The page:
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Nature Rules: Think Before You Do

From a young age we’re taught to think before we speak, but of equal importance is thinking before we do. This is especially true when visiting our fragile parks & wilderness. Here are some tips on how to just act right in Nature.

Nature Rules Human Impacts LogoHowdy, Neighbor. As we all share our public lands, it’s crucial to be considerate and extend a friendly hello to our fellow visitors.  This includes any number of actions, from following proper trail etiquette (yield to uphill hikers/yield to horses/bicyclists yield to both hikers and horses), remaining quiet, keeping a clean camp and reminding ourselves that we all do things a little bit differently.  As they say…variety is the spice of life.

Take Only Pictures, Leave Only Footprints. Another classic, this philosophy is simple — travel lightly, appreciate the beauty around you, and have a minimal impact on our natural world.

Trailsafe. To preserve sensitive habitats and prevent erosion to our meadows & forests, always stay on established trails and don’t be that guy who cuts switchbacks. Or girl, for that matter.

Leave It For Good. While National Parks are ours to enjoy, removing things from them such as indigenous artifacts, plants, rocks and even pinecones is damaging the spirit and ecosystem alike, not to mention illegal. Always leave items where you found them, and if they intrigue enough then snap a picture to show your friends back home. Also true for natural objects at your campsite — resist the urge to make “improvements” and adapt to the landscape instead.

Keep Right. Slow traffic is a given where tourism abounds, so always stay to the right and let faster traffic pass even if you’re going the speed limit. Just like back home, there are locals who need to get to work and pick up their kids from school!

Don’t Drone On. Drones and aircraft are not allowed in most Parks and wildernesses. Check regulations before you go and know that drones can frighten wildlife, damage habitat and even hurt other visitors.

Get A Handle On Vandalism. If you’re reading this, you probably aren’t the culprit, but never graffiti, carve initials or tag our parks & wilderness. Talk to your kids about the irreparable damage this causes, and if you see someone vandalizing then report them to a ranger or law enforcement.

Know Where To Hunt. Research all hunting seasons/regulations before entering a wilderness, and never hunt or shoot in a National Park. It’s illegal. In most cases, personal firearms are also not allowed.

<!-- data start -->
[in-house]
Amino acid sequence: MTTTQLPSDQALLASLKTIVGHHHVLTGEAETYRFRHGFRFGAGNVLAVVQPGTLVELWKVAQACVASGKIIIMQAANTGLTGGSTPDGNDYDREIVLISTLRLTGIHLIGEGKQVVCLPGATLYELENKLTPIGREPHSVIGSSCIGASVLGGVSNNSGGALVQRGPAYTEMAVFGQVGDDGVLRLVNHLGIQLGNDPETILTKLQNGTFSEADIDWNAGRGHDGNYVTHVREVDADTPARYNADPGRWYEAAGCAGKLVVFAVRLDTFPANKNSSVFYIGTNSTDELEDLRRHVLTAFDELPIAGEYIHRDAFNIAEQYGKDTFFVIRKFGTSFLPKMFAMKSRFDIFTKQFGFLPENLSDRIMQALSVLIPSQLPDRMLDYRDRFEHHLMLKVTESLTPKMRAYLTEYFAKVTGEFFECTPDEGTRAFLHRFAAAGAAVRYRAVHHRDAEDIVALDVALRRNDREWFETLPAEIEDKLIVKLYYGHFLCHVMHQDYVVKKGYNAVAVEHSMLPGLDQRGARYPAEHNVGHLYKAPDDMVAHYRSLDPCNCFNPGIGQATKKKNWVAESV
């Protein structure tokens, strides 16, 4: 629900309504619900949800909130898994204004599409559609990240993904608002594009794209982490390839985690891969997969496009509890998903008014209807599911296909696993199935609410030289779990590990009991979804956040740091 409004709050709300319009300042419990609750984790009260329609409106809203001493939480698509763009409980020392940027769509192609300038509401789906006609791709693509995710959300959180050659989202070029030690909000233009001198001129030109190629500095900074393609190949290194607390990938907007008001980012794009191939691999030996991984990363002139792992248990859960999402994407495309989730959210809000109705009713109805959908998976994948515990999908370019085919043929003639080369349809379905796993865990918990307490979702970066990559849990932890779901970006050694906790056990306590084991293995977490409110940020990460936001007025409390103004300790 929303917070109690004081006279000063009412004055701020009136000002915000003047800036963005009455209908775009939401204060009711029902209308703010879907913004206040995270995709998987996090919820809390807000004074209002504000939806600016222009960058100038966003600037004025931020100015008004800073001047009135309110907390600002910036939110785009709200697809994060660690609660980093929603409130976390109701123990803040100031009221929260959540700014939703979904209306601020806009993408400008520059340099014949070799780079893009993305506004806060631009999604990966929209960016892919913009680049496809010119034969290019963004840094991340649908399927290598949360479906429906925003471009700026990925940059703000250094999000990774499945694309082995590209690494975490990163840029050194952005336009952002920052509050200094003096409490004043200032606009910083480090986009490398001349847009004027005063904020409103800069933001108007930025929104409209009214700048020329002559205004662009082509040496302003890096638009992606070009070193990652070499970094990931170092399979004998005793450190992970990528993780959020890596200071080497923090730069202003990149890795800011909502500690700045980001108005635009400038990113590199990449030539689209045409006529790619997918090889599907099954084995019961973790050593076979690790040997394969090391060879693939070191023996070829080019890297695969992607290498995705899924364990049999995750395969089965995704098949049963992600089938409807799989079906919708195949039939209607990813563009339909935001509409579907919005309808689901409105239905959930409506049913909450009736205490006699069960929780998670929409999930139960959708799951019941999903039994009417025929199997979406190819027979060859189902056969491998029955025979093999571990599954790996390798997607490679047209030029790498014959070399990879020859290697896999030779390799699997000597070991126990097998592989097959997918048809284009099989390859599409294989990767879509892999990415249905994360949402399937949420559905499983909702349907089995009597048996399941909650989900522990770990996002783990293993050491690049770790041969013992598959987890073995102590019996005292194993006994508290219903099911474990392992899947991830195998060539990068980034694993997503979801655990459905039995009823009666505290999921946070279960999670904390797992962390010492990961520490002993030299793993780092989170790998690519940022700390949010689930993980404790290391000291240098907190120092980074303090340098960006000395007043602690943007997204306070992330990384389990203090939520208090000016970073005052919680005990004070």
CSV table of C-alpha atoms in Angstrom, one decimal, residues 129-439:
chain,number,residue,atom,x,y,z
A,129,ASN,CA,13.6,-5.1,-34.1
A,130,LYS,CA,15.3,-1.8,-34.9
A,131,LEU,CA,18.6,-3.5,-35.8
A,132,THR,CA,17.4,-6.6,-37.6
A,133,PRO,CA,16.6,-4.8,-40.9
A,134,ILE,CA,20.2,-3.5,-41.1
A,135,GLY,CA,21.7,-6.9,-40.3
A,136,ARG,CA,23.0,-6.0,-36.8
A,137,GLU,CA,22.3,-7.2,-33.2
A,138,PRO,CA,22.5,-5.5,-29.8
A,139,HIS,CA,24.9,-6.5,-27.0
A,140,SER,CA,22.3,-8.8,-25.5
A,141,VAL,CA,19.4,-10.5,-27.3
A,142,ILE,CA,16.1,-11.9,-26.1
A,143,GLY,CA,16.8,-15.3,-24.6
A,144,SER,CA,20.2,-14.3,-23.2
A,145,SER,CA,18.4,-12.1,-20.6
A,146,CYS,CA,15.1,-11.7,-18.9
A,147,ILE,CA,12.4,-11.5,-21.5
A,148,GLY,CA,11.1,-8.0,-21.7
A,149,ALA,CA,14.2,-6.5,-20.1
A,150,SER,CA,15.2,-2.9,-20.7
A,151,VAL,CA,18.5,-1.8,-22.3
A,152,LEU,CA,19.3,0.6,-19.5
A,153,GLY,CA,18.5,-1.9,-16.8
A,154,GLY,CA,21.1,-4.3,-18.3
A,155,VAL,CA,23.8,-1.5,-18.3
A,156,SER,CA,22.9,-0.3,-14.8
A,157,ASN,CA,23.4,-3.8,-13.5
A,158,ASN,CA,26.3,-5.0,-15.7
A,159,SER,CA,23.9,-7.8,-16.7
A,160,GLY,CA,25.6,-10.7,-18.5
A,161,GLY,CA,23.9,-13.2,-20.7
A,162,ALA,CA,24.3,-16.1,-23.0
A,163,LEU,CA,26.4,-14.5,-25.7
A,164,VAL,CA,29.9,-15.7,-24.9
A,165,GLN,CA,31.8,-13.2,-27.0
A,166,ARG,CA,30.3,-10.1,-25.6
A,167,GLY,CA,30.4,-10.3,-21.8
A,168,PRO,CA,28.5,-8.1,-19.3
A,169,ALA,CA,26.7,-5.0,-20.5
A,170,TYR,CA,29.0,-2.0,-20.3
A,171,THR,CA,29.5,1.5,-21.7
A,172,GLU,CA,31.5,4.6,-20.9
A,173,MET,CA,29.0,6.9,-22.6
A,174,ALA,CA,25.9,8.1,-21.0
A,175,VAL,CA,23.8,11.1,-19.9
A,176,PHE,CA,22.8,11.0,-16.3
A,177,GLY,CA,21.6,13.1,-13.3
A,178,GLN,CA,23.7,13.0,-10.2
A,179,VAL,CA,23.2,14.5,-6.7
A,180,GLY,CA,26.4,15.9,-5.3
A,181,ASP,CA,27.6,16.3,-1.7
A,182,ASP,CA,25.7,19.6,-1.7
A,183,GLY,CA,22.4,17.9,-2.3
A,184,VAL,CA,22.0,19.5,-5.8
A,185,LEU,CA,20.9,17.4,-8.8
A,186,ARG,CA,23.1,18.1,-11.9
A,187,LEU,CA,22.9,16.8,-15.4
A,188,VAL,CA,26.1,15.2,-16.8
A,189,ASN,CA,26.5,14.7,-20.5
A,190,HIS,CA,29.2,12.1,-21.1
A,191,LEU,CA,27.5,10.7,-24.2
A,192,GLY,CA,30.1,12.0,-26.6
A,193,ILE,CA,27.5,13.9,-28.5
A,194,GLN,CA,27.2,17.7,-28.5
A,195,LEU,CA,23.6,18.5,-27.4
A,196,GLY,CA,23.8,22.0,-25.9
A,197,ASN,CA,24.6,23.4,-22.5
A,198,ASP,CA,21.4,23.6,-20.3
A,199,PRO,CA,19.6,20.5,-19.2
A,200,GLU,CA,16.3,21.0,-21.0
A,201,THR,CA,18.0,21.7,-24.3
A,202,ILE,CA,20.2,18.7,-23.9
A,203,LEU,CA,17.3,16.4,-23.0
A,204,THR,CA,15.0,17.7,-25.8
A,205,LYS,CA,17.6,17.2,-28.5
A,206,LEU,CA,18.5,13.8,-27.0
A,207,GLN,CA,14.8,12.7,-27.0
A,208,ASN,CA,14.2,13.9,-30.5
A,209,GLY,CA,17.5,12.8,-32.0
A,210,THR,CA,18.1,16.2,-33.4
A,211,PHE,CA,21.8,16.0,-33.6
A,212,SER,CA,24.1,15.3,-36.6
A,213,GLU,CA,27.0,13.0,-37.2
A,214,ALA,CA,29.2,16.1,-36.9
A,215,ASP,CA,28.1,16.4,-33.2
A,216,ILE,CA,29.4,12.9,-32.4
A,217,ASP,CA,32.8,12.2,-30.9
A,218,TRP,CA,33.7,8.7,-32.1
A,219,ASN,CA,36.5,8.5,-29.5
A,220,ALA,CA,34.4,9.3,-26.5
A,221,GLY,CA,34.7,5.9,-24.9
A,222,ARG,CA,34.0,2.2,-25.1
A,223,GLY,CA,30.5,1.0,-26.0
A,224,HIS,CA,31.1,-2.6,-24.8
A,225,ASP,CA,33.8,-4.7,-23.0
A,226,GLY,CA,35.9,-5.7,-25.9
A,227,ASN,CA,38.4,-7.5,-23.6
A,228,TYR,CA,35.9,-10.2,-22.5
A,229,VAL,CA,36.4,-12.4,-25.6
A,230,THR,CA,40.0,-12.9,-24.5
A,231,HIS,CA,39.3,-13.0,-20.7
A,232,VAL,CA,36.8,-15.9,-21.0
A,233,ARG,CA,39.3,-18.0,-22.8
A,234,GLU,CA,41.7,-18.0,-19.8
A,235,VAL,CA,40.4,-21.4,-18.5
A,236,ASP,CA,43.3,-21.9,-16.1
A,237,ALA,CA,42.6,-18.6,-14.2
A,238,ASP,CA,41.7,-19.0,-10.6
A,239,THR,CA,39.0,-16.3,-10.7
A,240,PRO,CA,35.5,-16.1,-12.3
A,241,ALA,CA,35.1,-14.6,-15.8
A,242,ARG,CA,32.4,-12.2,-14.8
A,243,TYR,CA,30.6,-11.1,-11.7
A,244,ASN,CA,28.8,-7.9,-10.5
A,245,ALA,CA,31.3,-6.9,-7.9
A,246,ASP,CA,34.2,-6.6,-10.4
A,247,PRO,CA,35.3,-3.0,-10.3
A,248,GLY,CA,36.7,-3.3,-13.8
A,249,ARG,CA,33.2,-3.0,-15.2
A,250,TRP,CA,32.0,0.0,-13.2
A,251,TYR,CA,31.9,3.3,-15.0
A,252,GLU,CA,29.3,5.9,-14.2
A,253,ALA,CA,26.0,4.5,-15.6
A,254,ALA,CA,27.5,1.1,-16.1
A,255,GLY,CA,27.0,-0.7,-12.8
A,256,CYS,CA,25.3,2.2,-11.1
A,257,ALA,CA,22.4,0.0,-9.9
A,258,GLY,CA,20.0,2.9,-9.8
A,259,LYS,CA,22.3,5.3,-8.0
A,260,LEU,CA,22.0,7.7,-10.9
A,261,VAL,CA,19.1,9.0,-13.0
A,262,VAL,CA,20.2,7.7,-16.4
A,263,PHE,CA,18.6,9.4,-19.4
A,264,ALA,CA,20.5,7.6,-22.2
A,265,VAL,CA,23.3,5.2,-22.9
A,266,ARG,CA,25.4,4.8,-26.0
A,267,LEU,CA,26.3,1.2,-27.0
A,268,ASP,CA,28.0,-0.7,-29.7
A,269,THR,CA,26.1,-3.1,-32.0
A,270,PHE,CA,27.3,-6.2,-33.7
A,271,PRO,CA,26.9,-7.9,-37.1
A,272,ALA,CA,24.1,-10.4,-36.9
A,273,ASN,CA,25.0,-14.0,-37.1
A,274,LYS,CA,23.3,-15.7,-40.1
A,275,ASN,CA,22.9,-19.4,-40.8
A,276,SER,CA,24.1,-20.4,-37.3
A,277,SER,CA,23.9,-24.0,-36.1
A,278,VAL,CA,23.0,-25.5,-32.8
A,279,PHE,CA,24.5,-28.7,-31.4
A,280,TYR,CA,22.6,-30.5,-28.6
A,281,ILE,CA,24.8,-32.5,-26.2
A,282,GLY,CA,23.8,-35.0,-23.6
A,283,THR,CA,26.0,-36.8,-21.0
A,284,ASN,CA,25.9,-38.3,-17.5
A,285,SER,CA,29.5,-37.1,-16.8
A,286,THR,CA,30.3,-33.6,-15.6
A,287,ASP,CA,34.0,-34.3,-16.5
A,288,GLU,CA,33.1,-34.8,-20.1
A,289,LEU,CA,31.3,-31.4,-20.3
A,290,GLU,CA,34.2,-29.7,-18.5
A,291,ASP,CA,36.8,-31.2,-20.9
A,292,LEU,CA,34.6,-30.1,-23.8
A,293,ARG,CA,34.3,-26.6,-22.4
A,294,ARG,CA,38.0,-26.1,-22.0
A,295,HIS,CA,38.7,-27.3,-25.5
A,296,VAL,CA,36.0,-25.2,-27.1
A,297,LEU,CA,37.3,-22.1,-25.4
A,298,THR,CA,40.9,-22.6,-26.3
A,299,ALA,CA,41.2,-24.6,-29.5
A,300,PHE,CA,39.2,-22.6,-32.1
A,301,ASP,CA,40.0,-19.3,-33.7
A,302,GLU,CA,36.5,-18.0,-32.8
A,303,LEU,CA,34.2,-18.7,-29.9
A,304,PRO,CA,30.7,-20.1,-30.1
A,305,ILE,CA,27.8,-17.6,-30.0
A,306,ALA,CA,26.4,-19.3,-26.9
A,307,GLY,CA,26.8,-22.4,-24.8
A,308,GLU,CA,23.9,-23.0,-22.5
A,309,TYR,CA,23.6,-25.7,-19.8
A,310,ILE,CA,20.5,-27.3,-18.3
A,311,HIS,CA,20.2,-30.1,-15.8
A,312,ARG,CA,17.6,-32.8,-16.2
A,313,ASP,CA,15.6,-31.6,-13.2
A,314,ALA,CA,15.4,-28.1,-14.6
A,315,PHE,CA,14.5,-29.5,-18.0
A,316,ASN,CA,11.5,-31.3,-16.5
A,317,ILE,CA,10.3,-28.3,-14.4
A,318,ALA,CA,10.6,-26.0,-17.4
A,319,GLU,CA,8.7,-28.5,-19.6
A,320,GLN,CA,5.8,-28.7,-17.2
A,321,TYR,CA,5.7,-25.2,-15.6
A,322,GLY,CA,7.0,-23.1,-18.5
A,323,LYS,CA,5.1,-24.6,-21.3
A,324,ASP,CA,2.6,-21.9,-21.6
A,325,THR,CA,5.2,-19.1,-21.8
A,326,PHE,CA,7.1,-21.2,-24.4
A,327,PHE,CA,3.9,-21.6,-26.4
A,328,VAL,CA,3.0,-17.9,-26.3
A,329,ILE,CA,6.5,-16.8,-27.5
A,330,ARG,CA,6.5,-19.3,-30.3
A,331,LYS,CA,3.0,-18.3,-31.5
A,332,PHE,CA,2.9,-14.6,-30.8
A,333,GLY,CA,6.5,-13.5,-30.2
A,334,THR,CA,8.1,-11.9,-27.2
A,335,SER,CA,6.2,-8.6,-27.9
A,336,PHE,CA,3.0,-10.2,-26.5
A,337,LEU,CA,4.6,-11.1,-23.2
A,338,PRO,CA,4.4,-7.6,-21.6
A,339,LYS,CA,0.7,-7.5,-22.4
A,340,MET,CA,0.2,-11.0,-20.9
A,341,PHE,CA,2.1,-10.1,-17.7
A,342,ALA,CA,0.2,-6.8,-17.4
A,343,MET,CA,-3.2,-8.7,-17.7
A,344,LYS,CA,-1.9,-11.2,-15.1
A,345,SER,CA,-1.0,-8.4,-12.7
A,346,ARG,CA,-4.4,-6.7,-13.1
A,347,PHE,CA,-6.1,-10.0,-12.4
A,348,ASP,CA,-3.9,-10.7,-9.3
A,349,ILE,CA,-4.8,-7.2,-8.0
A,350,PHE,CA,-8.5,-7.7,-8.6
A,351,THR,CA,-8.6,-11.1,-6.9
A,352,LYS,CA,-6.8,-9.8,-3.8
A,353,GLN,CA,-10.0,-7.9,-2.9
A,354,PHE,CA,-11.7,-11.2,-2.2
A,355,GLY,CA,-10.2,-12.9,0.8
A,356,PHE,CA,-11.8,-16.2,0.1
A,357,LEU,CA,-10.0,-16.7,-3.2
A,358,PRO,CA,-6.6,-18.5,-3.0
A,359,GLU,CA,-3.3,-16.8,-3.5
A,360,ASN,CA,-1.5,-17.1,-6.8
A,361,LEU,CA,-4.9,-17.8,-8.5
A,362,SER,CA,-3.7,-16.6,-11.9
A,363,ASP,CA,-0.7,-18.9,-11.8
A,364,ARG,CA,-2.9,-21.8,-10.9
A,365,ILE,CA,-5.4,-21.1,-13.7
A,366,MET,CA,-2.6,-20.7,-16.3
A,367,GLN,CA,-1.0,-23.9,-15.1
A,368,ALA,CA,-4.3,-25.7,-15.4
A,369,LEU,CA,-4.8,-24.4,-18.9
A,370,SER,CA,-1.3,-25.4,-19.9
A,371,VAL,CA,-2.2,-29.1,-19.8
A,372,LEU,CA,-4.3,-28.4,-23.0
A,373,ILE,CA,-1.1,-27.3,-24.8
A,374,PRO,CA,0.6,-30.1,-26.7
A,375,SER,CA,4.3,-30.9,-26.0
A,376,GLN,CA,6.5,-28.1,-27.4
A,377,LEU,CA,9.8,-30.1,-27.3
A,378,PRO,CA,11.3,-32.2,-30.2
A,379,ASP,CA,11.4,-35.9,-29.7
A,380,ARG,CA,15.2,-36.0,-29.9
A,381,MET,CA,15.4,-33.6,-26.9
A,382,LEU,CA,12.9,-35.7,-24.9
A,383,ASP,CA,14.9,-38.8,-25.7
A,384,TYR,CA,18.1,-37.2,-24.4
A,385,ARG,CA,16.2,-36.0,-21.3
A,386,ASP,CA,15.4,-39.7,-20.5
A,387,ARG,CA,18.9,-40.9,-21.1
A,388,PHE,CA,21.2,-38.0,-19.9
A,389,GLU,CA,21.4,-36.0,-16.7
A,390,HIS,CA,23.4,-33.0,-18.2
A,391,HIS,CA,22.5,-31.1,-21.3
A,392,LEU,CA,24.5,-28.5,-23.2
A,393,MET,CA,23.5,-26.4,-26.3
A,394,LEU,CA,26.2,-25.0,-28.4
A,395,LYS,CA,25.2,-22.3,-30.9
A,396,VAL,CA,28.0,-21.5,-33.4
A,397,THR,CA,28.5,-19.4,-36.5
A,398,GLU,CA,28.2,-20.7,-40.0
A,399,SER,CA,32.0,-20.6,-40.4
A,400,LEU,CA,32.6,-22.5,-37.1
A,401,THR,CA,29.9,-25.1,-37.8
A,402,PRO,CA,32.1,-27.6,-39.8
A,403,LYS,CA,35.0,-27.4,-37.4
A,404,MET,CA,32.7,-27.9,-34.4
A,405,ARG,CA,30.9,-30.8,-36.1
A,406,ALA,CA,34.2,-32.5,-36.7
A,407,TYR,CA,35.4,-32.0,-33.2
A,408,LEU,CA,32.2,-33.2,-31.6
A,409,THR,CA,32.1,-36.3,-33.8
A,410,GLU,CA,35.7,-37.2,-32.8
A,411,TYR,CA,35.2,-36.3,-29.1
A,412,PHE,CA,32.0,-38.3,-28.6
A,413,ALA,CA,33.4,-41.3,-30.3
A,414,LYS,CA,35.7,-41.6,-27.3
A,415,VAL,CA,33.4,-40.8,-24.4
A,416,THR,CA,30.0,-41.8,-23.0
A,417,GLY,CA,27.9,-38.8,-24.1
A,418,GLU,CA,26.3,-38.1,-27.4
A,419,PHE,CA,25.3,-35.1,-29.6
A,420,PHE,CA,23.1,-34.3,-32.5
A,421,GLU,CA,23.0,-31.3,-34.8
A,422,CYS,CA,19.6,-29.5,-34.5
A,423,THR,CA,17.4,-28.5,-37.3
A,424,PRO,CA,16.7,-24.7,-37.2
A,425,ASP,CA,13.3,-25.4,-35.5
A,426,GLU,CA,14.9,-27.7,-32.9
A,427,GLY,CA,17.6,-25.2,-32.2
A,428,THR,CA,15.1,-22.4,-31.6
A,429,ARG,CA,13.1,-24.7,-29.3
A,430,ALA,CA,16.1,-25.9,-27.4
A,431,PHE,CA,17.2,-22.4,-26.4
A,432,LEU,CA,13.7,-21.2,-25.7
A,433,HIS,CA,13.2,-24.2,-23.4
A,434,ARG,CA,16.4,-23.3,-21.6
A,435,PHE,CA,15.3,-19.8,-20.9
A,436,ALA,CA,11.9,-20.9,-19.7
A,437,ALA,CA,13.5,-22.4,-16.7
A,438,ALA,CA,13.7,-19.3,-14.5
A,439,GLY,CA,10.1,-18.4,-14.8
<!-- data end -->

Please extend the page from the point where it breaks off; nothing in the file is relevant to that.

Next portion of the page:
Not A Cairn In The World. Cairns — or stacks of rocks — are often used to provide safety information marking hiking routes and/or prove to your Insta followers that you were out on the trail.  Please don’t build them for two reasons:  1) if followed, there is no guarantee the person who left it there is providing safe accurate directions, and 2) they damage the surrounding ecosystem.

Woman hiking on the John Muir Trail

Leave No Trace by staying on the trail. Hiking on durable surfaces like trails, rock, or snow reduces erosion and helps protect fragile plants and ecosystems. Photo: Damian Riley

Durable Good. Always hike and camp on durable surfaces such established trails, packed snow or hard surfaces like rock or gravel.  Doing so allows tender vegetation to grow (even lichen on rock) and prevents damage to fragile ecosystems.

Buy Local Wood. Bringing outside firewood into another forest can transport diseases such as Sudden Oak Death, pine bark beetles and other pests. Prevent this from happening and support the community by buying local firewood.

Collect Inspiration, Not Food.  Animals need every bit of food that grows in our parks & forests, so don’t collect mushrooms, berries or other plants they so desperately need. Did we mention that it’s illegal in many cases?

Waste Case. One of the trickiest dilemmas for hikers in the backcountry is what to do with human waste.  This includes using a Wag Bag to carry it out (required by law in certain areas) or burying it properly.  Know your best approach and consider how you’d react if you discovered someone else’s business. The answer is probably angrily.

Man looking over the railing at Upper Yosemite Falls

Enjoy the guard railings at the top of Upper Yosemite Falls. They are there for your safety.
Photo: Noel Morrison

Signs Of The Times. Warning signs are put up for a reason.  To keep us safe.  Whether they indicate Fire Danger, Falling Rocks or even the Speeding Kills Bears signs that indicate areas where bears have been hit by cars in Yosemite, a sign emboldened with a red bear, means dead bear… these messages help us from harming wildlife and ourselves.

Let Guard Rails Guard. Safety barriers and guard rails are commonly found in the mountains of Yosemite Mariposa.  Their placement indicates a cliff or other dangerous feature.  Simple rule?  Stay behind them, and stay alive.

High & Fast, Do Not Pass. High and fast-moving water is dangerous both across trails and roadways.  Never try pass through these hazards whether on foot or in a vehicle, and follow the simple rule: never enter a river that is moving faster than you can walk.

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